I knocked on every door where l believed l could find a solution for whichever challenge she was going through. Independence for her meant a lot and to date that is one of the most important things l support her with and allow little assistance from myself or anyone else and limit it to when it is really needed. At first every day that passed by with my mum still alive became a blessing but then every day that passed by with my mum overcoming a challenge became a victory. There were good days and there were not so good days too…

1 year after her final diagnosis l knew my way around the disease, my mum and myself. I also realized that yes this new role of mine is taking up a lot of my time but life will go on whether l like it or not. My mum had a good life, she accomplished all her dreams and now is enjoying the rest of her life perhaps in a way different than she would have hoped for herself, but she was alive and fighting for her independence. So there was no reason to put my life on hold as one day, whether l like it or not, she will be gone and my life must go on… and so it was time to work on my Plan B (Plan A was going to the UK for the 3-year Post Doctorate Fellowship).

I don’t believe that almost 9 years have already passed… Yet, a lot has taken place during that time, a lot has been learnt and a lot of challenges have been overcome…

l learnt the true value of life, l learnt to see through the true colors of people and I learnt that no matter what challenges you will be faced with in life there is always a way; you just have to look for solutions instead of focusing on the challenges. Change is the only constant in life, yesterday we were our mother’s daughters but tomorrow we will be become the mothers to our mothers. I have come along way in my life both personally and professionally, I am now an Associate a Professor at the Medical School at Cairo University (same department as my mother), a Healthcare Management Consultant, a Woman Leadership Coach, a wife and soon a mother-to-be to my first child…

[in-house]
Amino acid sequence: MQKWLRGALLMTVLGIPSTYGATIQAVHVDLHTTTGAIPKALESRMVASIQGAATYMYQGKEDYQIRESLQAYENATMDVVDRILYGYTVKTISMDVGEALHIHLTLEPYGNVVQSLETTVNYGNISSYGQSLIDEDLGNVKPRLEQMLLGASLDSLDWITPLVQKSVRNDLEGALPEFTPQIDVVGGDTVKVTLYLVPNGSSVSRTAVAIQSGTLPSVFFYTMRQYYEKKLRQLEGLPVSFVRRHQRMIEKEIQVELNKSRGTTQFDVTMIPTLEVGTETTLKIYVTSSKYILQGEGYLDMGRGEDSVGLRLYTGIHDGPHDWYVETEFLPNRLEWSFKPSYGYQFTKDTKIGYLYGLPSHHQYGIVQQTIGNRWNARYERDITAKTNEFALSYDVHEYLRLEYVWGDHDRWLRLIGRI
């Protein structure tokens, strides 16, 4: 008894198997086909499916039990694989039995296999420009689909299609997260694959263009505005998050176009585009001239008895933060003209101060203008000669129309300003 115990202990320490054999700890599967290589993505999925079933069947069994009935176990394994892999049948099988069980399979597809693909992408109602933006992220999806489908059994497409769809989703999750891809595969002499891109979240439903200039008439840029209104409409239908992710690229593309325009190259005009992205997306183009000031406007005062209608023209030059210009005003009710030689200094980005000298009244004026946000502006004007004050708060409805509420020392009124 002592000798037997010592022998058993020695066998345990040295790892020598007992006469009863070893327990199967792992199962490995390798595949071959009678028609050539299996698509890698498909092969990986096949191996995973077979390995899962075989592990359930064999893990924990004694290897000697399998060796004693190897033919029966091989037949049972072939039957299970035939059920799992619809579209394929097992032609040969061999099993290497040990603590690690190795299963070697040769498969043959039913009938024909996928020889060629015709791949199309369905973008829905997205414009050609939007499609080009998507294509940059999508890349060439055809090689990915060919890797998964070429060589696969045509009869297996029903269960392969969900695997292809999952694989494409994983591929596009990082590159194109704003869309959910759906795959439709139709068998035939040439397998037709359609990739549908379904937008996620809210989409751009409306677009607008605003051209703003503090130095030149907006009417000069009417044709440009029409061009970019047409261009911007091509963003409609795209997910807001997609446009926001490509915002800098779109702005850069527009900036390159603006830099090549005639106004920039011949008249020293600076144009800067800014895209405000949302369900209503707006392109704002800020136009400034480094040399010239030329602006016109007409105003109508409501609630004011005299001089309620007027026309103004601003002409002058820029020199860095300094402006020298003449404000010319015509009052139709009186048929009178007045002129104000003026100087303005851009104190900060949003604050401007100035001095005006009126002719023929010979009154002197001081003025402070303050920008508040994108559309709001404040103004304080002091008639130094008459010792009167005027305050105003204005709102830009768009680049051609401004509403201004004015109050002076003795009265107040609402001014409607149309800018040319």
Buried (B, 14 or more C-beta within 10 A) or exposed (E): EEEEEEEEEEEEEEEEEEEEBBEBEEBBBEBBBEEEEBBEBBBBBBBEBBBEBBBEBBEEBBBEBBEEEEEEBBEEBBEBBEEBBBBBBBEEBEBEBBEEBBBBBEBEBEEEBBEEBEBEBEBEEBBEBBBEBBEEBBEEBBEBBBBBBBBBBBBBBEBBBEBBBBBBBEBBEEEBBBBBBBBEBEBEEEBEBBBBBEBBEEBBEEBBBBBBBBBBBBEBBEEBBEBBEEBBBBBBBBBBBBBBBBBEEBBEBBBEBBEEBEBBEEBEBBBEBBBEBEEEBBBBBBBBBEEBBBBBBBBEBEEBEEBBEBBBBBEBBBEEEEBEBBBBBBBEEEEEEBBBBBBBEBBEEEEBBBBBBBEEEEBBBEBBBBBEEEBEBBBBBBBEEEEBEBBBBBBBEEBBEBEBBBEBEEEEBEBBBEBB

I believe that the challenges we deal with can help us make something beautiful and inspiring. An oyster would have not made a beautiful pearl if it didn’t have that uncomfortable piece of sand lodged inside of it… Challenges are a part of life; that’s not going to change. However, that doesn’t mean that you have to become a victim of your circumstances. Your attitude and perception are something that only you create; so how you see things is really up to you. Challenges are often blessings in disguise from which we grow stronger. So, keep a look out for them and use them to your advantage to help yourself and help others…

 

 

Read also: 6 Tips for Family Caregivers of Alzheimer’s Patients

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Dr. Nelly Abulata

Dr. Nelly Abulata is a Professor at Kasr Al-Ainy Faculty of Medicine- Cairo University with almost 20 years of diverse experience in Public/ Private, Academic, Clinical, Management, Training and Research settings in cross-cultural environments. She is a Thought Leader and Management Consultant for Higher Education & Healthcare, an Expert and Mentor for Health, a Women’s Leadership Coach and a Presentation Guru. She is also a Wife and a Mom. Her goal is to bring about positive change in her community and make a difference in people’s lives. Check out her page.